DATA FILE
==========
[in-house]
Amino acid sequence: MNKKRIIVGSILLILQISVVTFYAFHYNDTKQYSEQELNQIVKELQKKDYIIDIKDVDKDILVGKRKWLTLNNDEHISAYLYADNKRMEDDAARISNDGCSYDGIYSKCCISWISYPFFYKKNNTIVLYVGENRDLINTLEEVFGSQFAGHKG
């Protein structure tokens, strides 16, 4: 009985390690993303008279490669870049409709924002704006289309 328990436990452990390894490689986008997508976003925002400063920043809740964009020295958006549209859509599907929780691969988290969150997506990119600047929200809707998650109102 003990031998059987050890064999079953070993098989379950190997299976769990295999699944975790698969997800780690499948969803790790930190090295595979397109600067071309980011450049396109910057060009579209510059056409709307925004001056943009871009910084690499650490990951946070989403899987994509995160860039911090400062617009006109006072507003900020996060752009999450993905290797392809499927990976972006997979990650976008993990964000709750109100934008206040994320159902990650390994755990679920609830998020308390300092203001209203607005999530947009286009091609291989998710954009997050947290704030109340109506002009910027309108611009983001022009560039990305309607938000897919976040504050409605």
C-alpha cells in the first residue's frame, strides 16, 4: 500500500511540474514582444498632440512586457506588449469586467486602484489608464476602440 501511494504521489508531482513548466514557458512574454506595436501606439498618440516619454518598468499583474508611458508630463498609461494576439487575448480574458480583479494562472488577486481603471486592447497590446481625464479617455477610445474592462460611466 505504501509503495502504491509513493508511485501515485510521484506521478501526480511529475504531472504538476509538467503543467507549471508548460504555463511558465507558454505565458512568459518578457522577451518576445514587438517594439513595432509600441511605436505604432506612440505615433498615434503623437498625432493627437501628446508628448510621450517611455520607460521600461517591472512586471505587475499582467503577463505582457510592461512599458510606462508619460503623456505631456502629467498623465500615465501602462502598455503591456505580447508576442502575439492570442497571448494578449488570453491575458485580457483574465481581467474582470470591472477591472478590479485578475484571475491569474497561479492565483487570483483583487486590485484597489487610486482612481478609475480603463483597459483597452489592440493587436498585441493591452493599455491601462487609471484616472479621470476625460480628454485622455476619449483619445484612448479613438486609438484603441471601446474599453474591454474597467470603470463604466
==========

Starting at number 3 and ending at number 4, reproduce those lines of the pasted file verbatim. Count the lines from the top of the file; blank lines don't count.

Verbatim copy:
């Protein structure tokens, strides 16, 4: 009985390690993303008279490669870049409709924002704006289309 328990436990452990390894490689986008997508976003925002400063920043809740964009020295958006549209859509599907929780691969988290969150997506990119600047929200809707998650109102 003990031998059987050890064999079953070993098989379950190997299976769990295999699944975790698969997800780690499948969803790790930190090295595979397109600067071309980011450049396109910057060009579209510059056409709307925004001056943009871009910084690499650490990951946070989403899987994509995160860039911090400062617009006109006072507003900020996060752009999450993905290797392809499927990976972006997979990650976008993990964000709750109100934008206040994320159902990650390994755990679920609830998020308390300092203001209203607005999530947009286009091609291989998710954009997050947290704030109340109506002009910027309108611009983001022009560039990305309607938000897919976040504050409605």
C-alpha cells in the first residue's frame, strides 16, 4: 500500500511540474514582444498632440512586457506588449469586467486602484489608464476602440 501511494504521489508531482513548466514557458512574454506595436501606439498618440516619454518598468499583474508611458508630463498609461494576439487575448480574458480583479494562472488577486481603471486592447497590446481625464479617455477610445474592462460611466 505504501509503495502504491509513493508511485501515485510521484506521478501526480511529475504531472504538476509538467503543467507549471508548460504555463511558465507558454505565458512568459518578457522577451518576445514587438517594439513595432509600441511605436505604432506612440505615433498615434503623437498625432493627437501628446508628448510621450517611455520607460521600461517591472512586471505587475499582467503577463505582457510592461512599458510606462508619460503623456505631456502629467498623465500615465501602462502598455503591456505580447508576442502575439492570442497571448494578449488570453491575458485580457483574465481581467474582470470591472477591472478590479485578475484571475491569474497561479492565483487570483483583487486590485484597489487610486482612481478609475480603463483597459483597452489592440493587436498585441493591452493599455491601462487609471484616472479621470476625460480628454485622455476619449483619445484612448479613438486609438484603441471601446474599453474591454474597467470603470463604466